This is a tough time and legal professionals are not insulated from the economic effects of the COVID-19 pandemic. Recently, several legal professionals have called the WSBA Ethics Line to ask about their ethical obligations if they’ve been let go from their job. Here is a snapshot of your ethical obligations any time you leave a firm. For a more detailed review of this issue, look to the WSBA Ethics FAQ, “What are my ethical duties when I leave a firm?” ABA Formal Opinion 99-414 and ABA Formal Opinion 489 also discuss the obligations related to notice when changing firms.
Prioritize Client Interests
When a legal professional leaves a firm, the departing legal professional and the remaining members of the firm share the ethical duties of completing the transition without material adverse effects on clients. Both need to act with reasonable promptness and diligence in representing the client. (RPC 1.3.)
Inform Your Clients
Both the departing legal professional and the firm have a responsibility to inform clients about the departure in a timely manner. In the best-case scenario, they would send out a joint letter informing clients of the situation and allowing clients to make an informed decision about continued representation. (RPC 1.4.) The client always has the choice of who will represent them, be it the departing legal professional, the remaining firm, or a new representative altogether. The departing lawyer and the firm have an obligation to protect the clients’ files and interests and to maintain confidentiality. (RPC 1.16(d); RPC 1.6.)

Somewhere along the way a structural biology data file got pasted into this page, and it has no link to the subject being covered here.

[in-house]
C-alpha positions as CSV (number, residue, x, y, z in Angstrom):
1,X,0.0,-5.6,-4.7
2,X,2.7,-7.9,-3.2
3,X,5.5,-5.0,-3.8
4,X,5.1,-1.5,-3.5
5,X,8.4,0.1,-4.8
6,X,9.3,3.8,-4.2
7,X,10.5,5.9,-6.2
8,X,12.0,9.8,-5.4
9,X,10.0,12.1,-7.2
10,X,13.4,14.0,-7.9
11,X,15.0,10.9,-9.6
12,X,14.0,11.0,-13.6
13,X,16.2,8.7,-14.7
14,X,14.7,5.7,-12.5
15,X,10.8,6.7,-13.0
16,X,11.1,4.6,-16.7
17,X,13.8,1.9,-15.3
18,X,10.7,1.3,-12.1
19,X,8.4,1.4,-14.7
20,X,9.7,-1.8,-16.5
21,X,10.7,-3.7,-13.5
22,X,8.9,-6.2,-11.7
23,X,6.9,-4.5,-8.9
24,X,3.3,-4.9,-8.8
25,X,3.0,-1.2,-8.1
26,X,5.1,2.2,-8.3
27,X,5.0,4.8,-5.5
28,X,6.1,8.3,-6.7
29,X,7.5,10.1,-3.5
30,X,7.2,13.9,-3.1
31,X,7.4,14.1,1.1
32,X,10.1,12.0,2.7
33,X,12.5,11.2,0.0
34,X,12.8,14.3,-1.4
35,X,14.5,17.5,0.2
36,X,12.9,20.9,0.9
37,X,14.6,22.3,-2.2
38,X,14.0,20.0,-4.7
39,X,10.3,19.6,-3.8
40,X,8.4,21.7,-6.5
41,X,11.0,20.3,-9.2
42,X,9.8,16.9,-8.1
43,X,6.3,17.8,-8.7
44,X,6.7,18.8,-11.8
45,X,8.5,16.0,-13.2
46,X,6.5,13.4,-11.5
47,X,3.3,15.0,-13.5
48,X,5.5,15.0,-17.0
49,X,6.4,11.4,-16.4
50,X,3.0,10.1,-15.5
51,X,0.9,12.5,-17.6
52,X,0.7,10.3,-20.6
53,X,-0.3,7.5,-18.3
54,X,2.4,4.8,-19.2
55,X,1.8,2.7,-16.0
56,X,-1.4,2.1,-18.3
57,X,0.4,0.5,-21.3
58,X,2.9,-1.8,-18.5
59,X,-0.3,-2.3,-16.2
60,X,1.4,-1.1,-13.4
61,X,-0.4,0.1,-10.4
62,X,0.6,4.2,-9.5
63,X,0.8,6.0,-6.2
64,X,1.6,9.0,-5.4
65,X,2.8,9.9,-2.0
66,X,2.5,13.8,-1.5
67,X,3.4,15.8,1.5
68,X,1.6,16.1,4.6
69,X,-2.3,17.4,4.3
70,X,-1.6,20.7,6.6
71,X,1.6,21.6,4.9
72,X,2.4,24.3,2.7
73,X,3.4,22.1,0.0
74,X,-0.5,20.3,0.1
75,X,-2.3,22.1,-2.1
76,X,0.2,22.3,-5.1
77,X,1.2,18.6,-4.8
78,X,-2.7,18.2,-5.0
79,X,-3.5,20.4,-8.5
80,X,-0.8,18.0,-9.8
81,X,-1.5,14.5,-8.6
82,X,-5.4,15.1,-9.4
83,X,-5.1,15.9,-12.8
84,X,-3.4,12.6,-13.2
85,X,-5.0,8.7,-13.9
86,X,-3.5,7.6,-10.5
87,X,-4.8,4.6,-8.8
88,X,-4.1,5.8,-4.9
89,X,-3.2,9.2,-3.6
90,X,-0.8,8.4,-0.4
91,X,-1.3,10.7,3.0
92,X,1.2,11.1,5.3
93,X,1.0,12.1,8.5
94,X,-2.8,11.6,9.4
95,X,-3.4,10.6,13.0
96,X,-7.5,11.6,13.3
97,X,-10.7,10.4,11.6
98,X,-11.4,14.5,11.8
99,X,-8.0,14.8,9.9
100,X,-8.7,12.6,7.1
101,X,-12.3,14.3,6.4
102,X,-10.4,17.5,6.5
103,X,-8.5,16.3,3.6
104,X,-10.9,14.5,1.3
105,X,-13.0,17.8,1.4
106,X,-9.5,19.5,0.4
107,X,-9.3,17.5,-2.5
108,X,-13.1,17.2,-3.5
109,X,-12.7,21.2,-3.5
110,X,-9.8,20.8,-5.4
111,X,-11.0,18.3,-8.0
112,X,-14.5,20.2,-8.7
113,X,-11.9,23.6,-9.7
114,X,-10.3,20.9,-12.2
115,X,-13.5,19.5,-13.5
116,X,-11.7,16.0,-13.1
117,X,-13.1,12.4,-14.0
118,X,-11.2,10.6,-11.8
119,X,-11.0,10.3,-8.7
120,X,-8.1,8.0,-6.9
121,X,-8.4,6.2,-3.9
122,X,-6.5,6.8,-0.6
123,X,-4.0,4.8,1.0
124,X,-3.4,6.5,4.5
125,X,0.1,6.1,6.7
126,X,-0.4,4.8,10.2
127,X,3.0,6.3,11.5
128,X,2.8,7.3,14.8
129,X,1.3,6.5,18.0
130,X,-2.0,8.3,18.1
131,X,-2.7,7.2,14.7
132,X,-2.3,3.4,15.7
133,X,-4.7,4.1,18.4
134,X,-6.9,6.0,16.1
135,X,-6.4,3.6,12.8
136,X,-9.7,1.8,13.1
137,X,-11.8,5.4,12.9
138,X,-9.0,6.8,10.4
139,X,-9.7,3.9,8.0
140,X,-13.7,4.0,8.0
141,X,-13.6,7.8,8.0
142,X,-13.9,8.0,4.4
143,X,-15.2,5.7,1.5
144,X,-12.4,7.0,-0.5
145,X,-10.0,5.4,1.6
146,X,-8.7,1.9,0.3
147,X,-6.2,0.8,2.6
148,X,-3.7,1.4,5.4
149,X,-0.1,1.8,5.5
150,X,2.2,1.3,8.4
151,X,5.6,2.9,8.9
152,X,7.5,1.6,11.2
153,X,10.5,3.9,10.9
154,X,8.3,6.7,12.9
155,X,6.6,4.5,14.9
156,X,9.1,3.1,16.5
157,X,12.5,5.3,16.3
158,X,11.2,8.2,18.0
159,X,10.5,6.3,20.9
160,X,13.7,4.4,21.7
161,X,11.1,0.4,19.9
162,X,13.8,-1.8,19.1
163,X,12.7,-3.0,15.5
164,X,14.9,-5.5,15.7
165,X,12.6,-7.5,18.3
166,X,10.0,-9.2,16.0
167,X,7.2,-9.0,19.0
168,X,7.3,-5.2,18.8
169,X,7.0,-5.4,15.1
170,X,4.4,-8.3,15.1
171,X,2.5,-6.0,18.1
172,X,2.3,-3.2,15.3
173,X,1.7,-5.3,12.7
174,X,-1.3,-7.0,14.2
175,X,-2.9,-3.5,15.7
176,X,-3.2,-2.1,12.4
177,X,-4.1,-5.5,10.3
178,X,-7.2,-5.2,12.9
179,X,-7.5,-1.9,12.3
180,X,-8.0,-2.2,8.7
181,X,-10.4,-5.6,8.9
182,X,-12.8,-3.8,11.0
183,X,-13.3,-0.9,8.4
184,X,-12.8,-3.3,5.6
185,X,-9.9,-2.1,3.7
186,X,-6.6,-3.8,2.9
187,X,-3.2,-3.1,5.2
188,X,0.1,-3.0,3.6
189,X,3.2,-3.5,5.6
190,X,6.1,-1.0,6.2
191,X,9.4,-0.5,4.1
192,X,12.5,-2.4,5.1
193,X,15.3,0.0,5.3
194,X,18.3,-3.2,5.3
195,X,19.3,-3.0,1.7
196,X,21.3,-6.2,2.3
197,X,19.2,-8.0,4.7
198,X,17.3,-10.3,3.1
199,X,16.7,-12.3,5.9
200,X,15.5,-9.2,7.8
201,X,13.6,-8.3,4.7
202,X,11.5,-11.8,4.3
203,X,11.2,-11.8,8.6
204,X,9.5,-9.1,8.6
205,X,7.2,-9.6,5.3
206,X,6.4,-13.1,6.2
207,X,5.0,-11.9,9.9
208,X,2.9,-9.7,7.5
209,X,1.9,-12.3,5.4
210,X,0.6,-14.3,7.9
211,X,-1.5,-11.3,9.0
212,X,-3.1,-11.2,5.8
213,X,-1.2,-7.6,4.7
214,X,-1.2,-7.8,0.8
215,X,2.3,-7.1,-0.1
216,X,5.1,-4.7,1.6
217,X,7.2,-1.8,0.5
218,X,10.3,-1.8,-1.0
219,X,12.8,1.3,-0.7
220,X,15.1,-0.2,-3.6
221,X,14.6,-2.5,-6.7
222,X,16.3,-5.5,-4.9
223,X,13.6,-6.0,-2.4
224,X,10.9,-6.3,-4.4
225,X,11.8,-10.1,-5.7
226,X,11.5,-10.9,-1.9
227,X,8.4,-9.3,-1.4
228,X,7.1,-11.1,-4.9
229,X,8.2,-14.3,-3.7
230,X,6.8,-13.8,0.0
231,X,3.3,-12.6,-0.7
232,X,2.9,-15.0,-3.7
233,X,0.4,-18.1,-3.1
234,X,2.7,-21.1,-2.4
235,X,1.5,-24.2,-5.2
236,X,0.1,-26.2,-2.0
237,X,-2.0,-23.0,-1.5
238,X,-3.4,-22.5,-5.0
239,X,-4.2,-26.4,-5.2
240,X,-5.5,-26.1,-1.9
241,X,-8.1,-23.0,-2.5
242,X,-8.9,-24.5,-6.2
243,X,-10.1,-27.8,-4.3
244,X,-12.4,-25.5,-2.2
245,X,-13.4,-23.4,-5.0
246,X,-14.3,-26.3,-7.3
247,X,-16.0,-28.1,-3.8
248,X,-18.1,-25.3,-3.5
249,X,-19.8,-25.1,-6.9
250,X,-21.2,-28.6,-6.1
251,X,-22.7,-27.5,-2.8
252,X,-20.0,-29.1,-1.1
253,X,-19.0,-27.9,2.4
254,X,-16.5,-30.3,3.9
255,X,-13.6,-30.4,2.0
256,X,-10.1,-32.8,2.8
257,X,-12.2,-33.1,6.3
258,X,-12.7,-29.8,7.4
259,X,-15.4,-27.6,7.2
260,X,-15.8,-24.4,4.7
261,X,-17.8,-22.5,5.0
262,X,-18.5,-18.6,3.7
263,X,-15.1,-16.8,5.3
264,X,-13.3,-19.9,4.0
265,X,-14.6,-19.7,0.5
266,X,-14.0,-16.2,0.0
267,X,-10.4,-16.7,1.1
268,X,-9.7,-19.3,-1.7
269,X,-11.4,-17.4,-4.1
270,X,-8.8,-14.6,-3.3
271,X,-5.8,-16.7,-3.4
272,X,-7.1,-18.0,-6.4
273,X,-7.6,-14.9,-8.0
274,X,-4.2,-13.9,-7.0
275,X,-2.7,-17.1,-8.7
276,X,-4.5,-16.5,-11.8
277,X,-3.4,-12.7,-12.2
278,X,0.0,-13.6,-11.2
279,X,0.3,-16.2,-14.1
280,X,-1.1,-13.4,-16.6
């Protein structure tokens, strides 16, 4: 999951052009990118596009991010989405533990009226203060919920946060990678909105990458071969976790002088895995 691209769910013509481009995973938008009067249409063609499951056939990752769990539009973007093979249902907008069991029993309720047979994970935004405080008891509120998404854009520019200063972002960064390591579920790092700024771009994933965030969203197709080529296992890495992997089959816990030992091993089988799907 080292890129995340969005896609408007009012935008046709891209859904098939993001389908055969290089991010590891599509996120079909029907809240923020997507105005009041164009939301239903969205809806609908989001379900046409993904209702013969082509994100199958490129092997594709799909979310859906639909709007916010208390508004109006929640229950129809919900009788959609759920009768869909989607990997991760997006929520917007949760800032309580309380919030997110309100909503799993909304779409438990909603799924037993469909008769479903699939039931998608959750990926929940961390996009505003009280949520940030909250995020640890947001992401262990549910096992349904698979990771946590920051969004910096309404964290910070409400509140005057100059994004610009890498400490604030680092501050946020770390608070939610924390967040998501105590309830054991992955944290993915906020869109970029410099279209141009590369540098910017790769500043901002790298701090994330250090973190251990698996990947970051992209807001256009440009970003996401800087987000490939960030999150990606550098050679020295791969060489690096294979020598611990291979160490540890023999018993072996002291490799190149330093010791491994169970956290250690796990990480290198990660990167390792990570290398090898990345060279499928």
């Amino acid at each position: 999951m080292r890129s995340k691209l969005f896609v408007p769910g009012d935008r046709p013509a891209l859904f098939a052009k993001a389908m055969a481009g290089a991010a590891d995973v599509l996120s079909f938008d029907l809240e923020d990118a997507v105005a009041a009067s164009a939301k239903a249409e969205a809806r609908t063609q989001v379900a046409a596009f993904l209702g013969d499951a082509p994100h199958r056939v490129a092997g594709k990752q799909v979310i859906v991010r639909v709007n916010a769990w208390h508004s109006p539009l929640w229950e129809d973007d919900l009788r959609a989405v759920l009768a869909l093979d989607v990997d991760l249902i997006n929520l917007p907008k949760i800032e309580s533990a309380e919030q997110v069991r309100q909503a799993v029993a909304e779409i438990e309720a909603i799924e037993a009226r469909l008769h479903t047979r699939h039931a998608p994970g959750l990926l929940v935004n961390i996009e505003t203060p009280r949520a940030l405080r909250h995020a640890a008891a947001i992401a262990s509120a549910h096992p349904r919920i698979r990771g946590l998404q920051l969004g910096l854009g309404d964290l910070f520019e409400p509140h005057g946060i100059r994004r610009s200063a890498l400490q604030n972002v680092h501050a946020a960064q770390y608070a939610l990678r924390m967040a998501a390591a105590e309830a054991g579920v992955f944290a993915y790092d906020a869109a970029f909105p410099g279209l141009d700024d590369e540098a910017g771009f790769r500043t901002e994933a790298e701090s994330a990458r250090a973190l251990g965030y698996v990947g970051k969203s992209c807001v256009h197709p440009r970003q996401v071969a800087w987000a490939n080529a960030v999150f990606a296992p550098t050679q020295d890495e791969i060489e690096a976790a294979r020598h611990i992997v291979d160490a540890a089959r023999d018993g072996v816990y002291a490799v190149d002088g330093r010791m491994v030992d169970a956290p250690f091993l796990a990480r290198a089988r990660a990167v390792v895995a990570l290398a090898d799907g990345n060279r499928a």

Set Up Your New Practice Ethically
If you’ve been let go, you may choose to set up your own practice or transfer to any other firm or legal establishment (the Rules of Professional Conduct prohibit legal professionals from making agreements that restrict the right to practice after termination of a business relationship; RPC 5.6).
Keep in mind potential conflicts of interests regarding your previous and current positions. If you join or form a new firm with other practitioners, you may be bringing conflicts with you that your new firm needs to address, such as if your former firm represented someone adverse to a client of the new firm. (RPC 1.10.) ABA Formal Opinion 09-455 discusses the need for conflict analyses subject to confidentiality limitations (RPC 1.6(b)(7)) specifically allows one to reveal information to detect conflicts arising from the lawyer’s change of employment as long as the information would not compromise the attorney-client privilege or otherwise prejudice the client.
If you have concerns, contact the WSBA Ethics Line at 800-945-9722, ext. 8284.